From qual +‎ che.[1]


  • IPA(key): /ˈkwal.ke/°, (traditional) /ˈkwal.ke/*
  • Traditionally, this word triggers syntactic gemination of the following consonant despite not ending in a stressed vowel, but this no longer applies in modern usage. Hence qualche volta (sometimes) is traditionally pronounced /ˈkwalke‿vˈvɔlta/ but in modern usage is /ˈkwalke ˈvɔlta/.


  • Hyphenation: quàl‧che
  • (file)


qualche (singular only, invariable)

  1. (a) few
    Ho qualche amico.I have a few friends.
  2. some, any

Usage notesEdit

Qualche always precedes the noun and is invariant for gender and number. The noun is always singular, even though the sense is usually plural:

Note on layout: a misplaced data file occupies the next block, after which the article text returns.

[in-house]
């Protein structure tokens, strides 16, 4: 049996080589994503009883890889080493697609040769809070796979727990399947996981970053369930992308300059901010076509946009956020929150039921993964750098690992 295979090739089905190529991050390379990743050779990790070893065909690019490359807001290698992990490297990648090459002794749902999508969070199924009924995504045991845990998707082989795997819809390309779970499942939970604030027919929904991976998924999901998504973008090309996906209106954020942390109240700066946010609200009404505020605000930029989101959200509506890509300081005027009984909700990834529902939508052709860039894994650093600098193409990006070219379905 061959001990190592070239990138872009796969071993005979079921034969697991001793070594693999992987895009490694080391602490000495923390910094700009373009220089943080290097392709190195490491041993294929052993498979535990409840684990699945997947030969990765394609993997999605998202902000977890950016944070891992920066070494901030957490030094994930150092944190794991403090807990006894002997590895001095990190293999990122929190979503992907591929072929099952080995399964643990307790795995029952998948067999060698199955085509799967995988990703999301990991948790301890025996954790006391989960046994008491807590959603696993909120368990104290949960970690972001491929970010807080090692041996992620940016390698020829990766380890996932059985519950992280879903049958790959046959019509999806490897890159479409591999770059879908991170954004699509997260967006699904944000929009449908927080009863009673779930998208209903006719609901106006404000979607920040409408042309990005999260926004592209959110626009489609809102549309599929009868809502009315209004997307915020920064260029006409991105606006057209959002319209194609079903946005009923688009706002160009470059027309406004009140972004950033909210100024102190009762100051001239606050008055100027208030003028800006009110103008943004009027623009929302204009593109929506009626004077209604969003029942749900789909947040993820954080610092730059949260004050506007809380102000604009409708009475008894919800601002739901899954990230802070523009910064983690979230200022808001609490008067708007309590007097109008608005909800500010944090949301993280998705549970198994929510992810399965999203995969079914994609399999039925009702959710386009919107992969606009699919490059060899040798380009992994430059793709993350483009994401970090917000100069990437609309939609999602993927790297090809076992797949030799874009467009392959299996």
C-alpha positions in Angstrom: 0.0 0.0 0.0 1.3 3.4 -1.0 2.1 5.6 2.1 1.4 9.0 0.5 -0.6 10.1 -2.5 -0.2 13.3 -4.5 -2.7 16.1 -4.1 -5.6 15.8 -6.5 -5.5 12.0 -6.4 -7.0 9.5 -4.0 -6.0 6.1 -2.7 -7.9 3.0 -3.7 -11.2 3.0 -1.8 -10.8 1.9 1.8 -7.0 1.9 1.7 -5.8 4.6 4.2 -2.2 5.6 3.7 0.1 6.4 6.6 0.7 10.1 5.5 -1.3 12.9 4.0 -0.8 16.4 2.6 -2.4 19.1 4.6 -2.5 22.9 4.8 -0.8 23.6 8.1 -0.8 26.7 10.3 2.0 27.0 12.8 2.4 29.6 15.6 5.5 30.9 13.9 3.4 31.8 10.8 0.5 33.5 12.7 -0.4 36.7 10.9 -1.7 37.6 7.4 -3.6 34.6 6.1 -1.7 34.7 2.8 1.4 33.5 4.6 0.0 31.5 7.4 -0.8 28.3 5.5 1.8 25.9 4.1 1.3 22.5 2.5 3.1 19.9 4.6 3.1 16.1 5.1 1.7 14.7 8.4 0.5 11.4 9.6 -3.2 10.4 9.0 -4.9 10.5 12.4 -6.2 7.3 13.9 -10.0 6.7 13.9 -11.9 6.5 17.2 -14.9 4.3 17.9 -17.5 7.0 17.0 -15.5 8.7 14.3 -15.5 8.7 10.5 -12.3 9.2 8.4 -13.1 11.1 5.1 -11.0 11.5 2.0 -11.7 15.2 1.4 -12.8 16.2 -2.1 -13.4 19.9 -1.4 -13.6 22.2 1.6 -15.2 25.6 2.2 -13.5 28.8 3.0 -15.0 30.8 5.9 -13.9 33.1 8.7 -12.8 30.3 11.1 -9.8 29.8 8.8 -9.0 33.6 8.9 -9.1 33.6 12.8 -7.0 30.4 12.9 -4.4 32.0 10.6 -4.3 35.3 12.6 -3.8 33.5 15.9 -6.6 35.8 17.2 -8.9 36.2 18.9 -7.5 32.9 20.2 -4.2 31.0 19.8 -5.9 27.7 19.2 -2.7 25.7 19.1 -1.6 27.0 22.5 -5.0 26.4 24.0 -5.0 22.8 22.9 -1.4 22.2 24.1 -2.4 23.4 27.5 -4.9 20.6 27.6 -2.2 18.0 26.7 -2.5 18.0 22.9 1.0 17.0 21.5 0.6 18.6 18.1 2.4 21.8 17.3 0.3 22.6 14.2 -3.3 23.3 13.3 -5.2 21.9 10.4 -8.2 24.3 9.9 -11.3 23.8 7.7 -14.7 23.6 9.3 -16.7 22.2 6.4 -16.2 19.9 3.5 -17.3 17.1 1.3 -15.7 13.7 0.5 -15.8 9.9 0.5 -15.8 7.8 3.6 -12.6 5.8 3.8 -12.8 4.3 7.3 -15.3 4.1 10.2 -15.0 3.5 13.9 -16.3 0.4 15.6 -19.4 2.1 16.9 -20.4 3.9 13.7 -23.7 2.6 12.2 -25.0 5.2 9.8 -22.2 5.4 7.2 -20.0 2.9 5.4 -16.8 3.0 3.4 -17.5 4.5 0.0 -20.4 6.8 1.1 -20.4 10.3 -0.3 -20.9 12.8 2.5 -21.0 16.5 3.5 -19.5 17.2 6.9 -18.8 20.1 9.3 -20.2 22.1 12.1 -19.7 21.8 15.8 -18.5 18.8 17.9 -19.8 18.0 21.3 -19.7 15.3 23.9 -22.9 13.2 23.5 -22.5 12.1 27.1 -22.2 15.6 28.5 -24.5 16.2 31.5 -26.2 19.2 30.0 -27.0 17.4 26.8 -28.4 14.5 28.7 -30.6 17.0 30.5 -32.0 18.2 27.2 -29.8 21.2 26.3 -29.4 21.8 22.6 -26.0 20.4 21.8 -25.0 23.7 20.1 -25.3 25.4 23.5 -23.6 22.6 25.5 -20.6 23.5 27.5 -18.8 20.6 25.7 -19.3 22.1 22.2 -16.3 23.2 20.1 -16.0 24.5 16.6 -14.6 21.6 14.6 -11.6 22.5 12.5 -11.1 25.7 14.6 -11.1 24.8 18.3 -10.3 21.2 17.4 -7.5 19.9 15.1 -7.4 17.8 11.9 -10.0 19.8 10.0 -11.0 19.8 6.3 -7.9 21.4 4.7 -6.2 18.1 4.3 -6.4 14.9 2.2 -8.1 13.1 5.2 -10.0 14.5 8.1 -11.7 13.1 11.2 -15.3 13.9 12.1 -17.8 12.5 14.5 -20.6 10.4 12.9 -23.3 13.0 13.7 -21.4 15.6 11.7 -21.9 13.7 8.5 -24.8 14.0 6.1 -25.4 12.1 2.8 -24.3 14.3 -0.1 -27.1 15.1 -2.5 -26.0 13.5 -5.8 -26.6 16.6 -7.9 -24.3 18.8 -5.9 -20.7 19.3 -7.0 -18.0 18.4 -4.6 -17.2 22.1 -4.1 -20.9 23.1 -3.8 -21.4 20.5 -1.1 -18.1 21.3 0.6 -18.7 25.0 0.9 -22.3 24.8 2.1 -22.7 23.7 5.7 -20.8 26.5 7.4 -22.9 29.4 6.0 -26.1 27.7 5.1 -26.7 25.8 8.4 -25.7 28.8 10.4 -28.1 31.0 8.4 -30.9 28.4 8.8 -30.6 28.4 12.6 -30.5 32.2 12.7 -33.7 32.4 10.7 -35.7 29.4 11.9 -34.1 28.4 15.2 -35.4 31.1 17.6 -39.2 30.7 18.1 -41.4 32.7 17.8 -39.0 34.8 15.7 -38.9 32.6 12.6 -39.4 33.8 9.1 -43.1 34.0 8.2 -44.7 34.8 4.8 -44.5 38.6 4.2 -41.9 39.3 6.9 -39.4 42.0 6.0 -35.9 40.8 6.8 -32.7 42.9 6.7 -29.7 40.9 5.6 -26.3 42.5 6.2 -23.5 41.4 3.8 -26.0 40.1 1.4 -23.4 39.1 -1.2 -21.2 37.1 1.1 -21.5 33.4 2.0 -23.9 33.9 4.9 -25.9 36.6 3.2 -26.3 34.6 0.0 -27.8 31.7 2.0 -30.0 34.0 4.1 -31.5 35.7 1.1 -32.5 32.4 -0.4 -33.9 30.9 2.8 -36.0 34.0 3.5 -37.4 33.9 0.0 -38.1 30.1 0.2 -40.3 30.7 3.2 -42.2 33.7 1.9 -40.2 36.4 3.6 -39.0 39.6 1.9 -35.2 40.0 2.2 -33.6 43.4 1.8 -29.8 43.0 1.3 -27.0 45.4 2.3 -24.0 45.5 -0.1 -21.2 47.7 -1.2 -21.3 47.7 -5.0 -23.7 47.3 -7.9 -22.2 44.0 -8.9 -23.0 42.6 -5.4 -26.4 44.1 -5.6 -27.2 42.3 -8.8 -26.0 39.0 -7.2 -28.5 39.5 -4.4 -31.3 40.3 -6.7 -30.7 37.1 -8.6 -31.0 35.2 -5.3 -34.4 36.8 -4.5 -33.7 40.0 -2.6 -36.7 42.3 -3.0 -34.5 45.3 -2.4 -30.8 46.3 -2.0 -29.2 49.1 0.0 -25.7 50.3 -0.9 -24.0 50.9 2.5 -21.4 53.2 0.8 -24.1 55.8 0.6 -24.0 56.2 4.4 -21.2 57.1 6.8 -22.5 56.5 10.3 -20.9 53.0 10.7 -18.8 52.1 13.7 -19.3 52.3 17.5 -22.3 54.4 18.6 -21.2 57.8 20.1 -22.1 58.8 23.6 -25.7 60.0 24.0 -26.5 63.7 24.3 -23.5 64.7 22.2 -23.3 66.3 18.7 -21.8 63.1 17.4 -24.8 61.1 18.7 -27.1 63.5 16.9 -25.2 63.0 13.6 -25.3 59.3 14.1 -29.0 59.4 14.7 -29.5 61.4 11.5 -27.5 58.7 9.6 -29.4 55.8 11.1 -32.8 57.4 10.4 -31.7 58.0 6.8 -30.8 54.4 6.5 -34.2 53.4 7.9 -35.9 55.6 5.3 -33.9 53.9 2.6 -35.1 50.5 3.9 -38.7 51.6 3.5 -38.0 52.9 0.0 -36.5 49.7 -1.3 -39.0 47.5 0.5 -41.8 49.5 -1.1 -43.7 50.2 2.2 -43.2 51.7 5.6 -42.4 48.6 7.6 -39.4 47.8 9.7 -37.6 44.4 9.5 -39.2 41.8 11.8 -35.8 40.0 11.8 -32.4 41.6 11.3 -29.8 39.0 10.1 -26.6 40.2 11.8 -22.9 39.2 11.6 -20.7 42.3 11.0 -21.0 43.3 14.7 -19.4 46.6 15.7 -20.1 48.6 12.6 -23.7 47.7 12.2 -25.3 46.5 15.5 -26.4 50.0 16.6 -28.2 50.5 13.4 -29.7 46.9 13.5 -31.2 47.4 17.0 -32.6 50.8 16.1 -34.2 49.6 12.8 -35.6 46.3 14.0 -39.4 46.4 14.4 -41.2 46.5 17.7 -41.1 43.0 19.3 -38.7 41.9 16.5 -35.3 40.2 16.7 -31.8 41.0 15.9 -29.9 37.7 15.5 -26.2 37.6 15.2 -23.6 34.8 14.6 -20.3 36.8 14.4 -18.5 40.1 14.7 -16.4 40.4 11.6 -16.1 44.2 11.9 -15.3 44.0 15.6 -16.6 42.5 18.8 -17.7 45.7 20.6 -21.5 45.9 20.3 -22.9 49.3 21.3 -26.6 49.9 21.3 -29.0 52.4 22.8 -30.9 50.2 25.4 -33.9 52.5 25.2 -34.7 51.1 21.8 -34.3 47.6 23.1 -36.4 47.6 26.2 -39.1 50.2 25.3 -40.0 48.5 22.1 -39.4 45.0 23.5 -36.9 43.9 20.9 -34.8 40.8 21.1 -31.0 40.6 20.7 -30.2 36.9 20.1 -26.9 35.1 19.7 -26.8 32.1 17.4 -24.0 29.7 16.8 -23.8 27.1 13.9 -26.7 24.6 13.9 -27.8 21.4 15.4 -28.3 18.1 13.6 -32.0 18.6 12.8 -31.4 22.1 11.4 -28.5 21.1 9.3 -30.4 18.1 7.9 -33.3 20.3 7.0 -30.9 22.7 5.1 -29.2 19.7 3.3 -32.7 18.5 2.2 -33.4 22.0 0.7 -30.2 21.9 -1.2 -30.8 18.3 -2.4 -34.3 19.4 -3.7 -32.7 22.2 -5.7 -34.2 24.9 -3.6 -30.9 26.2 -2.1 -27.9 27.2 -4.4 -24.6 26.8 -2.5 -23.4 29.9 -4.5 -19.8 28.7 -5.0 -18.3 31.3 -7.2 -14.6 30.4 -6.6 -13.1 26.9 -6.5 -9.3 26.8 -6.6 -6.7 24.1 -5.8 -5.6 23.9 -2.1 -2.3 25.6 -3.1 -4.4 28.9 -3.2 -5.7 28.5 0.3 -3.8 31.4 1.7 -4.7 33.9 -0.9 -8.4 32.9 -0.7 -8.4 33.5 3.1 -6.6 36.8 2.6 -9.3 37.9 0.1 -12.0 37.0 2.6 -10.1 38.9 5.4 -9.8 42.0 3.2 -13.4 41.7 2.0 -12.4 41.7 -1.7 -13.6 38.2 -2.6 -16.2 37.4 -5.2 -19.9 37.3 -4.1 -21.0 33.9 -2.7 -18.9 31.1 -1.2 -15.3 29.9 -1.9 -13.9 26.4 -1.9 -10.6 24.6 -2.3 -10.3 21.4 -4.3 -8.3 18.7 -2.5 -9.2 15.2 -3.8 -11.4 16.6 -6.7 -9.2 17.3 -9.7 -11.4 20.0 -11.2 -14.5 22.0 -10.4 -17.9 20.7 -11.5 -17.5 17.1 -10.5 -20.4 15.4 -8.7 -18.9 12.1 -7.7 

Posso fare qualche domanda?Can I ask you some questions?



  1. (archaic or regional) some, about
    Synonym: circa
    • 1957, Indro Montanelli, “Capitolo primo: Ab urbe condita”, in Storia di Roma [History of Rome], 46th edition, Milan, published 1973, page 12:
      Ascanio fondò Alba Longa, facendone la nuova capitale. E dopo otto generazioni, cioè a dire qualche duecento anni dopo l'arrivo di Enea, due suoi discendenti, Numitore e Amulio, erano ancora sul trono del Lazio.
      Ascanius founded Alba Longa, making it the new capital. And after eight generations, that is, some two hundred years after Aeneas' arrival, two descendants of his – Numitor and Amulius – were still sitting on the throne of Latium.


  1. ^ Patota, Giuseppe (2002) Lineamenti di grammatica storica dell'italiano (in Italian), Bologna: il Mulino, →ISBN, page 139